The world seems to revolve around software updates these days, for better or for worse. On the upside, glitches on high-tech devices can often be quickly fixed by users with a simple download. But sometimes a good situation can be made worse (just ask anyone who has suffered the programmed redundancy built into their iPhone). It also means that products become hopelessly out of date (or at least out of fashion) quicker than ever before.
The trouble is, despite the unique technology, the RLX isn’t as engaging to drive as its competitors, nor is it all that fuel-efficient.
Technology is no longer trickling down from the most expensive machines, as it is flowing in a torrent.
And while programmed redundancy doesn’t seem to be afflicting cars just yet, it is happening where machines that only a few years ago were state of the art, are quickly forgotten dinosaurs. Nowhere is this more evident than in the mid- and full-size luxury sedan segments where machines are expected to be rolling showcases of a manufacturer’s most advanced feats.
Acura’s RLX Sport Hybrid is the marque’s largest and most luxurious sedan, and just a few years ago, stood out for its remarkable application of hybrid technology. Now, despite a (largely cosmetic) update for 2018, it feels like it’s struggling to keep up in the race.
Introduced for the 2014 model year, Acura’s RLX Sport Hybrid held promise of being the practical, four-door version of the highly anticipated return of the NSX supercar. Both employ a V6 engine, bolstered by three individual electric motors. Unfortunately, the conceptual similarities and electric control unit were about all the two models shared. So, while the sports car translates all the benefit of four driven wheels and active torque vectoring to its performance and driving engagement, the RLX ends up feeling like the accountant’s version.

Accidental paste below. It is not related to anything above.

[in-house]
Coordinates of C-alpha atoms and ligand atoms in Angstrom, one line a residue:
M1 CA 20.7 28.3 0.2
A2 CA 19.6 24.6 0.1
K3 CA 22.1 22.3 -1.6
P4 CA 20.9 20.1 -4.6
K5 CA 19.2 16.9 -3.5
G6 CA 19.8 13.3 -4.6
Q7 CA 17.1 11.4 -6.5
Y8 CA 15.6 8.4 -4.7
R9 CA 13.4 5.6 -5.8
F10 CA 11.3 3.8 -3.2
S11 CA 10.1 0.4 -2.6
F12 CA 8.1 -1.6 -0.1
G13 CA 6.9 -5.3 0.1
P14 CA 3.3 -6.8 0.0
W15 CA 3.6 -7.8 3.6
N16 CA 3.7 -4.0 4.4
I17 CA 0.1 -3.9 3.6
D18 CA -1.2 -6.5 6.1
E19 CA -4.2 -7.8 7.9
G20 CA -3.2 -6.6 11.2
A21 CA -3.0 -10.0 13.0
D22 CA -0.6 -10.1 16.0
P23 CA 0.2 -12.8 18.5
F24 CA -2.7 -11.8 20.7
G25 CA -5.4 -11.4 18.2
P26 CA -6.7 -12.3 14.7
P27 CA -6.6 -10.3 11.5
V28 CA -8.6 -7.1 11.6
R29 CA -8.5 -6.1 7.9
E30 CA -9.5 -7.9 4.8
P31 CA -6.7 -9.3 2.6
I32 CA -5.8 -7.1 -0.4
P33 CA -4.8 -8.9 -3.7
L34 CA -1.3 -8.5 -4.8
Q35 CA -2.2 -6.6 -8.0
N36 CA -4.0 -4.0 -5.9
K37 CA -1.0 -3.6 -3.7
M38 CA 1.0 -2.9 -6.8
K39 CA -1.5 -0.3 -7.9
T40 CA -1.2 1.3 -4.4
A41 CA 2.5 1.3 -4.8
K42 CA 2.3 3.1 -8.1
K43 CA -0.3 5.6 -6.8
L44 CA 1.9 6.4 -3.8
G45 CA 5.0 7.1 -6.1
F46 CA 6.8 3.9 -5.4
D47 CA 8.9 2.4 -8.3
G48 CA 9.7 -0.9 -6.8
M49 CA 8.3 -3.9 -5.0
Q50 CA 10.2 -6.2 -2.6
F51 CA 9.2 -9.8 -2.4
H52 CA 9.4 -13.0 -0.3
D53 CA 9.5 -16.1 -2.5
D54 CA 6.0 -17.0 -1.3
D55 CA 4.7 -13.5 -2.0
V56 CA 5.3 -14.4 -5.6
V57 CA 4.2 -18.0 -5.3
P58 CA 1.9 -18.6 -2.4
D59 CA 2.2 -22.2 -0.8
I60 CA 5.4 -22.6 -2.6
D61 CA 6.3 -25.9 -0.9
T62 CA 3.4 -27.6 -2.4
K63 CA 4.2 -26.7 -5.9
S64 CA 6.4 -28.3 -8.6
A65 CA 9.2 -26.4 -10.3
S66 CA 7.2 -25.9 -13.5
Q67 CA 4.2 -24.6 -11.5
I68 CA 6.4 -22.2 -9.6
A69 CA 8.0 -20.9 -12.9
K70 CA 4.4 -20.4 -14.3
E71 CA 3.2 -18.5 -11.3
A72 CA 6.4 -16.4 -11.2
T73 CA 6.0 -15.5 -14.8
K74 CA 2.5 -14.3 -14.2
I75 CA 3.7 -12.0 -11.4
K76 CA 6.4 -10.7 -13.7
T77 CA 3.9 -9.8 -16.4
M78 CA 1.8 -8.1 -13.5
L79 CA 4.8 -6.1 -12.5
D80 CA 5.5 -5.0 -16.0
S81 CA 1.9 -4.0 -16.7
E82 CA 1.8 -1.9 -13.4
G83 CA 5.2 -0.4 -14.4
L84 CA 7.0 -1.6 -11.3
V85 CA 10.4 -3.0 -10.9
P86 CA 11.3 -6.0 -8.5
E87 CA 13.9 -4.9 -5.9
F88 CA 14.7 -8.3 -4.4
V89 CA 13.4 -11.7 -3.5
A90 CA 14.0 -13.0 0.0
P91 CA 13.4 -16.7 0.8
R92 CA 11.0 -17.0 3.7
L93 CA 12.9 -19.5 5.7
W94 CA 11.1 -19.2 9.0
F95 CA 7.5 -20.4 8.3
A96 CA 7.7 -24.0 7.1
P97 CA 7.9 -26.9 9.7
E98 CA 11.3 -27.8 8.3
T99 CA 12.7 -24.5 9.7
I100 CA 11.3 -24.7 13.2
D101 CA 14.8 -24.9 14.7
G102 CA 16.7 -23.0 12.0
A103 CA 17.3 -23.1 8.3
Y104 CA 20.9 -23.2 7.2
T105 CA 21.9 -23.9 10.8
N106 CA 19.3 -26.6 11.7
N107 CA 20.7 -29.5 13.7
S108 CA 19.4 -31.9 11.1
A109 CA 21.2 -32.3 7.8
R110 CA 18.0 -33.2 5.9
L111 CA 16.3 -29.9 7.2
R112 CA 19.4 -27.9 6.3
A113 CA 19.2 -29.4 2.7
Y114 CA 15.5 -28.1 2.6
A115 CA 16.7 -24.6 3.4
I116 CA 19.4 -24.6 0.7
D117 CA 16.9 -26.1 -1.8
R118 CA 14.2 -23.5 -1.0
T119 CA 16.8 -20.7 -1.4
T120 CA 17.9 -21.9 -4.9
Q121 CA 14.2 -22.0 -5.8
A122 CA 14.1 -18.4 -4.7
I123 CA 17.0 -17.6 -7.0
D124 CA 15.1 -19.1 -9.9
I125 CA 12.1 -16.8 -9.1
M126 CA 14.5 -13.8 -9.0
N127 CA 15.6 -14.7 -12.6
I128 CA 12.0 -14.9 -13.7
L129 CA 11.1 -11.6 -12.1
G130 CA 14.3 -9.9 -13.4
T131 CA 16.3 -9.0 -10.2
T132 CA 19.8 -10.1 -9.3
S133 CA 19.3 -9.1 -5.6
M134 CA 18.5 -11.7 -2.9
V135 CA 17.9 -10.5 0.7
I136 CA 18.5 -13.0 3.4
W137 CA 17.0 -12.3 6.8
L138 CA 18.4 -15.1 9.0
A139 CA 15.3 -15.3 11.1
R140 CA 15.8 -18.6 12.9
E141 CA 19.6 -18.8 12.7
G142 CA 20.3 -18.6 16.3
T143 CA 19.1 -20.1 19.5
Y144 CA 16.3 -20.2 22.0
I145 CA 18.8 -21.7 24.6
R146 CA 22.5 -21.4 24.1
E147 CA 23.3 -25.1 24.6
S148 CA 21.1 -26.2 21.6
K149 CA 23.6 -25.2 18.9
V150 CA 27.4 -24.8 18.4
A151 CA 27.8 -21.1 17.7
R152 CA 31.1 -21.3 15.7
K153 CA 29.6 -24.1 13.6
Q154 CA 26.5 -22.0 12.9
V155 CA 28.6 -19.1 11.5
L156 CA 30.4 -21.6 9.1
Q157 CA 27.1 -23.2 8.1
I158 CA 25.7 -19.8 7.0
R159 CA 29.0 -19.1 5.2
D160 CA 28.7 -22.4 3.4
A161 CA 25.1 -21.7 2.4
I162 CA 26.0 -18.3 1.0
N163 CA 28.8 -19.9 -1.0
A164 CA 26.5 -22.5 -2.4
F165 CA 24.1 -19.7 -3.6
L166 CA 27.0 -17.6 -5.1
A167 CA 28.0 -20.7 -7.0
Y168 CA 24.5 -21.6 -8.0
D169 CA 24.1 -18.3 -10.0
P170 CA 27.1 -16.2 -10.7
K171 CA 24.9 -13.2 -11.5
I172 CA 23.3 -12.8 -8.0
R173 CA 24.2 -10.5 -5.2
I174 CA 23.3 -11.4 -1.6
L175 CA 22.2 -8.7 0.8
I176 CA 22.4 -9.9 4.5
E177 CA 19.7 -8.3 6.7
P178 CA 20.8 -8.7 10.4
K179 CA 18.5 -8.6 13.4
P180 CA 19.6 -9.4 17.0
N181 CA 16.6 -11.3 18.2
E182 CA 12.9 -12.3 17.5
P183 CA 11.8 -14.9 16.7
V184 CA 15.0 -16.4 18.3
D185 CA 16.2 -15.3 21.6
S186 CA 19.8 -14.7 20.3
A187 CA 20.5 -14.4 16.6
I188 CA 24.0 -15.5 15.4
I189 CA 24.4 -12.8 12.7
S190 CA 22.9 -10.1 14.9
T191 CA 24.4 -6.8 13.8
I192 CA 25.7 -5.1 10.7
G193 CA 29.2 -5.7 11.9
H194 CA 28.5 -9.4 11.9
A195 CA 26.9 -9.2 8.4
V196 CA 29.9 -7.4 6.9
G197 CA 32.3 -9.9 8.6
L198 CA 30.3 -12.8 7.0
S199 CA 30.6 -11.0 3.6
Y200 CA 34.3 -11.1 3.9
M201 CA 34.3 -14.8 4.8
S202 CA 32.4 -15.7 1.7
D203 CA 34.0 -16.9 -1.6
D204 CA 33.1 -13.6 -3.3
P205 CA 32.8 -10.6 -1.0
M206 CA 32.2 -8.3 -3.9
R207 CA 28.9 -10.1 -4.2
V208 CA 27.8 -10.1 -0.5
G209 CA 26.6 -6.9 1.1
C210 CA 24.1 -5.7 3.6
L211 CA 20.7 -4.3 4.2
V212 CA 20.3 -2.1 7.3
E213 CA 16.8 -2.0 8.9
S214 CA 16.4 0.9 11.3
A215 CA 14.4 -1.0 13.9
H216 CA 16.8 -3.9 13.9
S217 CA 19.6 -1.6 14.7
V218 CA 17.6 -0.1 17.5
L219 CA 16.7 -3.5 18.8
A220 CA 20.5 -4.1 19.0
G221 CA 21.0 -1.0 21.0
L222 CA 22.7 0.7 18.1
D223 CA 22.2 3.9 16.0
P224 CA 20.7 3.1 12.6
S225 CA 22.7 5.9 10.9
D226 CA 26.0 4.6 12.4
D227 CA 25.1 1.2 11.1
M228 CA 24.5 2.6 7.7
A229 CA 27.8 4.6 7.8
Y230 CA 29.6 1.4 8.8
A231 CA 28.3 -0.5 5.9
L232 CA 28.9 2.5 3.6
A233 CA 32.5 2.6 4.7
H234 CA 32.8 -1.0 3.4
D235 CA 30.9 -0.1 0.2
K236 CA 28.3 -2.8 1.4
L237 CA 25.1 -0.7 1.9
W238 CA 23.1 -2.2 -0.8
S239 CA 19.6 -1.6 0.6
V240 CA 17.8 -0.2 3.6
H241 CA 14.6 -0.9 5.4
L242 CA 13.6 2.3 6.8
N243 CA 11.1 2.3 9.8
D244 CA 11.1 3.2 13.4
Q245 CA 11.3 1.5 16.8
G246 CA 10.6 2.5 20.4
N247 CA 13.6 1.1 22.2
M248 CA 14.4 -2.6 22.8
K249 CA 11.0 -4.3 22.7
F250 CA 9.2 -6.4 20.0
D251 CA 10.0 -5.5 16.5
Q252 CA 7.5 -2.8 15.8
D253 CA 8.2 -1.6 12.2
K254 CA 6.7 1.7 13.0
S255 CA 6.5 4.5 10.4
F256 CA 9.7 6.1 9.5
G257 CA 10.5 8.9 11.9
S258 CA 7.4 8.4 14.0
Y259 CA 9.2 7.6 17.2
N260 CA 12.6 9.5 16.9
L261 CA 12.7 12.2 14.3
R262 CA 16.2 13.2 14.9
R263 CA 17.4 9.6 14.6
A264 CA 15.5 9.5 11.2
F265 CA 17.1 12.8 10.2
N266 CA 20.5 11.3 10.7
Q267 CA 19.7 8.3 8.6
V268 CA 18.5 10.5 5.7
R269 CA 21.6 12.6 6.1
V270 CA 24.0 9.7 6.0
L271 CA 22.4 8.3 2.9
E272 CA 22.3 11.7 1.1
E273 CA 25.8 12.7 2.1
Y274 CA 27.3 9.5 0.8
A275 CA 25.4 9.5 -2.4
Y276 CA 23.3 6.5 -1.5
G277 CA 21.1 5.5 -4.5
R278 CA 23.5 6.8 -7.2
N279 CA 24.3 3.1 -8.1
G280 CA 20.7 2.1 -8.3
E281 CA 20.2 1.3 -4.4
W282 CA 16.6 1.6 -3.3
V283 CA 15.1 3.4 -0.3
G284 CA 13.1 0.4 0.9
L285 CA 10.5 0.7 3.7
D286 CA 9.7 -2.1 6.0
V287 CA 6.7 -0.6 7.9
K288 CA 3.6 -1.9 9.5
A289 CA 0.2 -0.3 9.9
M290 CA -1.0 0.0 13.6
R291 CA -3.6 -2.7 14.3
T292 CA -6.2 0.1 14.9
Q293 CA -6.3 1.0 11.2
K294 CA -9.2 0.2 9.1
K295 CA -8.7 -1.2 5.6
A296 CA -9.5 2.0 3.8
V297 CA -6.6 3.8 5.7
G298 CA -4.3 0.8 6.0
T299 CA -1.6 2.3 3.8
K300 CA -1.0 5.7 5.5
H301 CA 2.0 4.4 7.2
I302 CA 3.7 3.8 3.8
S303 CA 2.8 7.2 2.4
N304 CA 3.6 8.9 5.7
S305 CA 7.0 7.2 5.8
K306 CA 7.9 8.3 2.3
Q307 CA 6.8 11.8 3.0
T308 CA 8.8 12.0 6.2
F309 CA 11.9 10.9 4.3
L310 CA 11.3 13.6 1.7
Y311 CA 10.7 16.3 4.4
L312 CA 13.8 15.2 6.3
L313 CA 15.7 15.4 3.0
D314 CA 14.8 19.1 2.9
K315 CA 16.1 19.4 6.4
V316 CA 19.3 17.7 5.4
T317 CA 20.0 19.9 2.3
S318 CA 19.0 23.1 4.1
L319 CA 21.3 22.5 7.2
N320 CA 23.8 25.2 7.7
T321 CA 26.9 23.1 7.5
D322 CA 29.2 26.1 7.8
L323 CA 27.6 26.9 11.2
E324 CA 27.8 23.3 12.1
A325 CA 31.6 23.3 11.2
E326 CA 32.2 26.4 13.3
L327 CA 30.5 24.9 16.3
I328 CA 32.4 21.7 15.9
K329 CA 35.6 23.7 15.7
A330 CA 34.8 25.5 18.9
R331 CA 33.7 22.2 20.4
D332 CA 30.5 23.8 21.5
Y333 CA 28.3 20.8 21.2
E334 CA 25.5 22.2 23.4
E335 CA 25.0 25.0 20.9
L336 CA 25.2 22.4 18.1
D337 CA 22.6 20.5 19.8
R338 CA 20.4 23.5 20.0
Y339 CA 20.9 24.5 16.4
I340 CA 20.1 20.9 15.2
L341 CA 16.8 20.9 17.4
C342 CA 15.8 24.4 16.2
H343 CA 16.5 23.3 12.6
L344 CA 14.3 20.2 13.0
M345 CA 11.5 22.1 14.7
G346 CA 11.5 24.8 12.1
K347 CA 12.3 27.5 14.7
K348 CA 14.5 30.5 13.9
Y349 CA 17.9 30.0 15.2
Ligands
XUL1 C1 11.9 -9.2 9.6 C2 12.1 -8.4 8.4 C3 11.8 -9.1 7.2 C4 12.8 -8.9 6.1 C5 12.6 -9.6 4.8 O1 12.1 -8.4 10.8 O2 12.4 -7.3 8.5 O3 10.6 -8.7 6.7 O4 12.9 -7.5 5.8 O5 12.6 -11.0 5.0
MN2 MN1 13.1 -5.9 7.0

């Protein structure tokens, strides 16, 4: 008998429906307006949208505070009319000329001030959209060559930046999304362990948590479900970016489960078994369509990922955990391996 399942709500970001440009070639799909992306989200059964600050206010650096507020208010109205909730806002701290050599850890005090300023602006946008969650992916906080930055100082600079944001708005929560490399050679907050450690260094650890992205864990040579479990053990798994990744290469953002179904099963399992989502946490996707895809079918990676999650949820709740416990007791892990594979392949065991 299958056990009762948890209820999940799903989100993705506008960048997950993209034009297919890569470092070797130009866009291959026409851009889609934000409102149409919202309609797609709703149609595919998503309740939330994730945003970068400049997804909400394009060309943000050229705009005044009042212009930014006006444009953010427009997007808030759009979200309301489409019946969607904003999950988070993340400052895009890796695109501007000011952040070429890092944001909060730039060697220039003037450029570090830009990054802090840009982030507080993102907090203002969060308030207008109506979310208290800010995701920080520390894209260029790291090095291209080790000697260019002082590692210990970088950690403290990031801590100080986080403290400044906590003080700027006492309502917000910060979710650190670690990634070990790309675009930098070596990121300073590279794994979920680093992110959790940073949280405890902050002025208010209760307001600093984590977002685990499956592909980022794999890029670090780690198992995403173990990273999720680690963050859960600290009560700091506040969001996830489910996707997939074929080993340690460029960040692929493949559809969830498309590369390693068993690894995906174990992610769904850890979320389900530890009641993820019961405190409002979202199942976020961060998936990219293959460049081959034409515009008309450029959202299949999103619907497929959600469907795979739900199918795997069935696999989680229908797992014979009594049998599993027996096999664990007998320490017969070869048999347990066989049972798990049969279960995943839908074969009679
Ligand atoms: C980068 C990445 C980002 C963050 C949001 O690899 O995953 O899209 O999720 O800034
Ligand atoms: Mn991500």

Let’s be fair, the RLX Sport Hybrid is a lovely machine: happiest when on the freeway, and providing its passengers with a smooth, comfortable ride, acres of interior space, and a powerful Krell sound system that delivers excellent sound. The trouble is, despite the unique technology, the RLX isn’t as engaging to drive as its competitors, nor is it all that fuel-efficient.
By comparison, the Lexus GS 450h – perhaps the RLX’s most direct competitor – puts its hybrid technology to better economic use, delivering notably better average consumption figures for both city and highway driving than the Acura. Even Volvo’s S90 is rated for an average highway consumption figure of 7.6 L/100 km versus the RLX’s 8.4, and the Swedish car isn’t even a hybrid. And of course, there are full-EVs like the Tesla Model S that use no fuel whatsoever.
When harnessing all the power from the engine and the three motors (a combined 377 hp), the RLX is properly quick, delivering especially robust midrange acceleration. Pulling away from a standstill, though, if the engine isn’t already lit, there’s a serious lag while the electric motors carry the full burden of motivating the nearly 2,000 kg of luxury sedan, resulting in a rubber-band sensation. At least when it is on active duty, the V6 offers a great, ripping snarl.
Acura fits paddle shifters to the RLX’s steering wheel, but it’s typically slow – and occasionally downright disobedient – to inputs, making it more frustrating to use than rewarding. When left to its own devices, it sorts things out reasonably well on the sporting front, and for normal, daily driving, is seamless and unnoticed, as it should be.
The brakes, due to their battery-regeneration properties, are very grabby, making it challenging to slow down gently, and making passengers wonder if the driver is having leg spasms.